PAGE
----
Onboarding Metrics: How to improve your new employee onboarding experience by leveraging quantitative data

To determine whether your company’s onboarding is effective, you need a way to objectively analyze it. By using quantitative data, you can make each task, conversation, or action measurable. As patterns emerge you’ll be able to pinpoint the weak and strong points in your process.

So what happens when a new employee quits within their first 90 days? 

It’s not only the time, energy, and money invested into the employee that companies should be concerned with. Additional costs for rehiring as well as a possible weakened morale within the team also need to be considered. While the company’s new loss may be a sign of problems during the recruitment process, they may also point to a less-than-stellar onboarding process. Leadership must ask themselves, “What is happening during the onboarding phase at our company that is making new hires search for the nearest exit?”

During the onboarding phase, the work relationship between employer and employee is in its first stages and a reliable and robust system needs to be in place to ensure an employee’s successful transition into their new role and work environment. To determine whether your company’s onboarding process is effective, you need a way to objectively analyze it. 

Take a second, and think about what onboarding actually is – a set of different tasks, conversations and activities to be carried out during the beginning of an employee’s journey at your company. 

Quantifying your onboarding experience

Good onboarding experiences create a sense of belonging for new staff, while also enabling them to become productive quickly. To assess whether an onboarding experience is meeting its goals, it’s necessary to take it apart. By looking at the individual components and who is responsible or necessary for their completion, you can gain insights into what’s working and what’s not. Only once you have identified the points of friction, can you set out to make improvements.

Let's take, for example, something abstract like communicating the values of the company and see how we can generate quantitative data. Whether you have decided to convey the values of your company through a group activity such as volunteering or going on a hike, or you’ve opted to craft video content that highlights your company’s values through workplace policies and past group offsites, it’s important that your new hire participates.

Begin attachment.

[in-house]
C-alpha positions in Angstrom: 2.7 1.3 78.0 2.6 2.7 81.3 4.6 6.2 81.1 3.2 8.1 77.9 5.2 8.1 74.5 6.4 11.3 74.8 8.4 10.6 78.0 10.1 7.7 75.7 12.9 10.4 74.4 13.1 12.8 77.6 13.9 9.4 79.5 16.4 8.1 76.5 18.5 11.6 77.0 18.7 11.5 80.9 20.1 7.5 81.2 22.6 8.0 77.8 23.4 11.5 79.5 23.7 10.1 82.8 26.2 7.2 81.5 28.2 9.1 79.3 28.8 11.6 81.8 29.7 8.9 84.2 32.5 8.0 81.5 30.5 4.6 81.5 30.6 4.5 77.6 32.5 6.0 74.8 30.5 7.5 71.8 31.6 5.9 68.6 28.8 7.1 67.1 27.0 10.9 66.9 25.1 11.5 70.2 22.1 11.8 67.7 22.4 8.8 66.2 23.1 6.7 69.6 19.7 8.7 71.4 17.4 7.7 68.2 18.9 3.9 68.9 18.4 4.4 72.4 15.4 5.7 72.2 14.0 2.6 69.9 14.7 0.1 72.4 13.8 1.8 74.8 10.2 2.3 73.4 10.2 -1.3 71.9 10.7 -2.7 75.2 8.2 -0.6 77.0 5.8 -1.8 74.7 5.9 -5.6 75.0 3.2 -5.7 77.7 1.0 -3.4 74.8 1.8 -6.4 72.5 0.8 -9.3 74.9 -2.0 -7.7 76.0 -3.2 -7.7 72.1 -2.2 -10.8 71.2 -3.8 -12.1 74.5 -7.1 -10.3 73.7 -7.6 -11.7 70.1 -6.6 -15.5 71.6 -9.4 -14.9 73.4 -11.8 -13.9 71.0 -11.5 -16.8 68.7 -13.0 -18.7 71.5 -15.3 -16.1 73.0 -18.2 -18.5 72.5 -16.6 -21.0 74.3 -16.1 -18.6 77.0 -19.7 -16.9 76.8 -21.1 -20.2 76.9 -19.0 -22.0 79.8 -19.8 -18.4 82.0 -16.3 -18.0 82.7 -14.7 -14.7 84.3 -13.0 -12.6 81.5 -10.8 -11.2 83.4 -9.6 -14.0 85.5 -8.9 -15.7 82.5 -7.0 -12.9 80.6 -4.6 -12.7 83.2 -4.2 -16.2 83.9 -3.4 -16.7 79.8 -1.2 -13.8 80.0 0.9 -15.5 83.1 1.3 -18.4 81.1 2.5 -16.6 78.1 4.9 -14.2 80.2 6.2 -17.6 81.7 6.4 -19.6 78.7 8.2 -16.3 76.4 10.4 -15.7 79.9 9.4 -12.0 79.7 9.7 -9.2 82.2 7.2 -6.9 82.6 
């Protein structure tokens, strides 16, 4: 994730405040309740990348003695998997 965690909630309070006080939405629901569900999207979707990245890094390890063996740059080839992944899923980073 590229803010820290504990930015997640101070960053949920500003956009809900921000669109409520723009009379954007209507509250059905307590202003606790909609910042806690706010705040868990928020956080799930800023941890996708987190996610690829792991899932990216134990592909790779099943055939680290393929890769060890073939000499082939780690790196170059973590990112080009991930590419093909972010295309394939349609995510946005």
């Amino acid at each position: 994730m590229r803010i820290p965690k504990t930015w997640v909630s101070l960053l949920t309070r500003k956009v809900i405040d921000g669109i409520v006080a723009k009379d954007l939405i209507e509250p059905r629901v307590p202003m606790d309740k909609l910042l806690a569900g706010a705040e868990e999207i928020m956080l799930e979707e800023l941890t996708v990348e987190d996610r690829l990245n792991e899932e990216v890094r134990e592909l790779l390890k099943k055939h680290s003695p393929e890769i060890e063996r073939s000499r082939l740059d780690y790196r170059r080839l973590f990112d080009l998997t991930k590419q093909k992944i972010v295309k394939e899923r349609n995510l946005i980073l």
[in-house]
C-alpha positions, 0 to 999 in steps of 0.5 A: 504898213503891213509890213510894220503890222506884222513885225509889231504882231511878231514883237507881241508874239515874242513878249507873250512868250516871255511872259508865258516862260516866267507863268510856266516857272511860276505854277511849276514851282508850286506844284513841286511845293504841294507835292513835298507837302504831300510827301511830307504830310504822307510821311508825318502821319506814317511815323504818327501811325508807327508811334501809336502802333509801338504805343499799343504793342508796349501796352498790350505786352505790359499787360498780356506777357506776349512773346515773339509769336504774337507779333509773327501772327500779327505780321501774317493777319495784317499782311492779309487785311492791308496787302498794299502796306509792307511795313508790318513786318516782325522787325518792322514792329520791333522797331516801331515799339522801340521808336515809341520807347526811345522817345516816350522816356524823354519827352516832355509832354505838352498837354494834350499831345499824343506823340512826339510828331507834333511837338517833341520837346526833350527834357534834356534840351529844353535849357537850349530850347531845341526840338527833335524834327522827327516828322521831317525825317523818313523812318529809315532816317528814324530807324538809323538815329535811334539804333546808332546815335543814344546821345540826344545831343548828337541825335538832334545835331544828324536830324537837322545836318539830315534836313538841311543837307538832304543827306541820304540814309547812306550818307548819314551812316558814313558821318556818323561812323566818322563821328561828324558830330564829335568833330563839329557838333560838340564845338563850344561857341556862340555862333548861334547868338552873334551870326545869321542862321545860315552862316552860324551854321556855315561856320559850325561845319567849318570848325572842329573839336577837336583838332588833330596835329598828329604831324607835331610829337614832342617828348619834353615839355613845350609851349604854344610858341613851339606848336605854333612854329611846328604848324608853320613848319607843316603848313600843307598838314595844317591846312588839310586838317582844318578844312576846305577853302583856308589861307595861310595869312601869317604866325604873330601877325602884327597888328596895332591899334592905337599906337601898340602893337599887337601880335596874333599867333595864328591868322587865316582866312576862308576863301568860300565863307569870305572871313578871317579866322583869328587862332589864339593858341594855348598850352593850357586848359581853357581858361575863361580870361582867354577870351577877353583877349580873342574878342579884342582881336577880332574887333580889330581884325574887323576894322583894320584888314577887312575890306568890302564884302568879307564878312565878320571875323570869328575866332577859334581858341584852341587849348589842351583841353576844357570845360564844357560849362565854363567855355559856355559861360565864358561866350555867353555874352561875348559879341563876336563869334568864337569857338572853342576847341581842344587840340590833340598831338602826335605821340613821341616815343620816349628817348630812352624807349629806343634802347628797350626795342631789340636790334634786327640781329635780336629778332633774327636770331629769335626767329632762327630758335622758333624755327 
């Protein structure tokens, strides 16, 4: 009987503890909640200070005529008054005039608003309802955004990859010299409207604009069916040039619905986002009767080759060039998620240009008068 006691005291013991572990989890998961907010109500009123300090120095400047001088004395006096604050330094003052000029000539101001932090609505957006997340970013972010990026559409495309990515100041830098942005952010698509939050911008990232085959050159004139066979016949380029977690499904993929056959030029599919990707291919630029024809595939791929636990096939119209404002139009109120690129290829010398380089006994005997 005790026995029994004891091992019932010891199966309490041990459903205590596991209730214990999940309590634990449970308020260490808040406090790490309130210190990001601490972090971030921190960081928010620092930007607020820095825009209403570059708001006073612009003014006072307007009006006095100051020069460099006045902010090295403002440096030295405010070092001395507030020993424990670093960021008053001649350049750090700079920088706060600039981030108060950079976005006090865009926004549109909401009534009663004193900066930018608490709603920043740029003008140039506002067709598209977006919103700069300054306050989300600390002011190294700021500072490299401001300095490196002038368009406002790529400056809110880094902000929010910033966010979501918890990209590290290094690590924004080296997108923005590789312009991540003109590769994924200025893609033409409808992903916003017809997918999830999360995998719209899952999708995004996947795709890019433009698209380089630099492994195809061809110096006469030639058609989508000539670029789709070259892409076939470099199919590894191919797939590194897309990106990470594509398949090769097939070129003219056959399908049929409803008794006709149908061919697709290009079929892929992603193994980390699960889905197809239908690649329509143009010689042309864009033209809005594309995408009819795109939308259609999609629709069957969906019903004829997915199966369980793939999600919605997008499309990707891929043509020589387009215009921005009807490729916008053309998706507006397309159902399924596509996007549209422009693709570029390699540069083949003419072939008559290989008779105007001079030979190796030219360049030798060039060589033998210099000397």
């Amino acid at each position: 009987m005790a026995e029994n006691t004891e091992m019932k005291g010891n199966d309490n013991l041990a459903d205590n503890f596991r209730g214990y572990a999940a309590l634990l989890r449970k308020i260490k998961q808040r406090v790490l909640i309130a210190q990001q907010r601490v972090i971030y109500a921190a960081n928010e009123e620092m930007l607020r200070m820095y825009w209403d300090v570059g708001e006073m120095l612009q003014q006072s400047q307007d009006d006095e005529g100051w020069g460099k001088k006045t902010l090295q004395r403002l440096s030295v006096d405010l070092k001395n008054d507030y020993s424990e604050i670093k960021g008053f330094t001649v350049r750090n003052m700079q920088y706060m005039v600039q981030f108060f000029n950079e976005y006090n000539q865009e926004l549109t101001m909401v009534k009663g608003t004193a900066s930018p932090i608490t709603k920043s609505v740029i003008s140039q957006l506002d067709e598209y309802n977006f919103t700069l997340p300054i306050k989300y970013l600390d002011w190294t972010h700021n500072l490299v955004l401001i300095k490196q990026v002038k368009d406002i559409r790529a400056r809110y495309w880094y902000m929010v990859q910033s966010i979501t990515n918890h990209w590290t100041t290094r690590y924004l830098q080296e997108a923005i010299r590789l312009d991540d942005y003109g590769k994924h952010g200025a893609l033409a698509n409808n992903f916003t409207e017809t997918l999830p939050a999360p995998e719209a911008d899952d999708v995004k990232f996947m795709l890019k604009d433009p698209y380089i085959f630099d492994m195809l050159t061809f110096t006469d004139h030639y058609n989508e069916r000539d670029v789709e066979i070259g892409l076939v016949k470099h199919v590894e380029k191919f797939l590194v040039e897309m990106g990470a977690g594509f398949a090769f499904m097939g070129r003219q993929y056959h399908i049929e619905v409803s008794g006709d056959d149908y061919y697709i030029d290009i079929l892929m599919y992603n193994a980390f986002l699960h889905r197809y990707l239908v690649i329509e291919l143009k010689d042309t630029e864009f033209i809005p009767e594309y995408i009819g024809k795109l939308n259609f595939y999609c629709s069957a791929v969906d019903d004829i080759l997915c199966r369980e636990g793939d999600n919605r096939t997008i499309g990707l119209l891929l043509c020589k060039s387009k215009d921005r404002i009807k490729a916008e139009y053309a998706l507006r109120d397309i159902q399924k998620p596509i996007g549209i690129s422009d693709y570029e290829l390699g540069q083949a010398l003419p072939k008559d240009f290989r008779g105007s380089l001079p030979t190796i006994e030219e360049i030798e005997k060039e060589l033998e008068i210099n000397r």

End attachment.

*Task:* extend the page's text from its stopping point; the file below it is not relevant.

In the first example, you can ask the following questions to collect quantitative data:

  • Has an activity been planned?
  • When does the activity take place during the onboarding phase?
  • Did the activity actually take place? If not, who is responsible for planning the activity?
  • How many activities have they successfully planned and carried out?
  • How often does this type of activity successfully take place (annual analysis)?
  • Was the activity completed on the required or suggested timeline? Or did it happen at a later time?
  • How many people participated?
  • How many were new hires?
  • Is there a correlation between the time the activity takes place during onboarding and participation levels?

With video content, you can collect data about employee engagement by asking:\

  • How many employees clicked on the video?
  • How many employees responded to a suggestion prompt at the end of the video?
  • How have the above numbers changed from one cohort of new hires to the next?
  • Are the above numbers the same across different roles, departments, locations and levels?

By creating quantitative question sets, you can make each task, conversation, or action measurable. As patterns emerge, you’ll be able to pinpoint the weaknesses in your onboarding process and make necessary changes. This, in turn, can have a significant impact on the productivity and success of new hires at your company.

Connecting the dots between operational metrics and new employee outcomes 

Much of the employee turnover that happens during the first 90 days results from unclear job responsibilities or a mismatch with company culture. An onboarding experience that is not equipping and empowering new hires to function in their new roles can lead to high-potential employees who underperform, or worse, employees who decide to abandon their role completely and look for new opportunities elsewhere.

With the data clearly mapped out in front of you, you can analyze the relationship between the completion of individual onboarding tasks and new employee productivity and retention. Ask yourself the following questions:

  1. Are there certain tasks that new employees who quit shortly after being hired aren’t completing?
  2. Is there a relationship between level of mentor/manager engagement (number of messages sent and timeliness of messages) and retention rates of new hires?
  3. Is there a relationship between the completion of certain activities (for example, receiving work devices and software training) and the performance rates of new hires?

As you answer these questions, you can start to build a strategy for improving your onboarding process. Don’t forget, this is the moment where you lay the foundation for your employee’s future at your company. At the intersection of quantitative data and anecdotal qualitative feedback is your opportunity to create an experience that is informative, engaging, and memorable. In a job market that favors jobseekers, employers must go the extra mile to make sure that new employees stay on board.

Take your onboarding process to the next level with Dado’s operational metrics dashboard. Learn more in our release announcement.

News and Updates

Subscribe to be notified when new articles or webinars are published and to receive news about Dado.

Book a call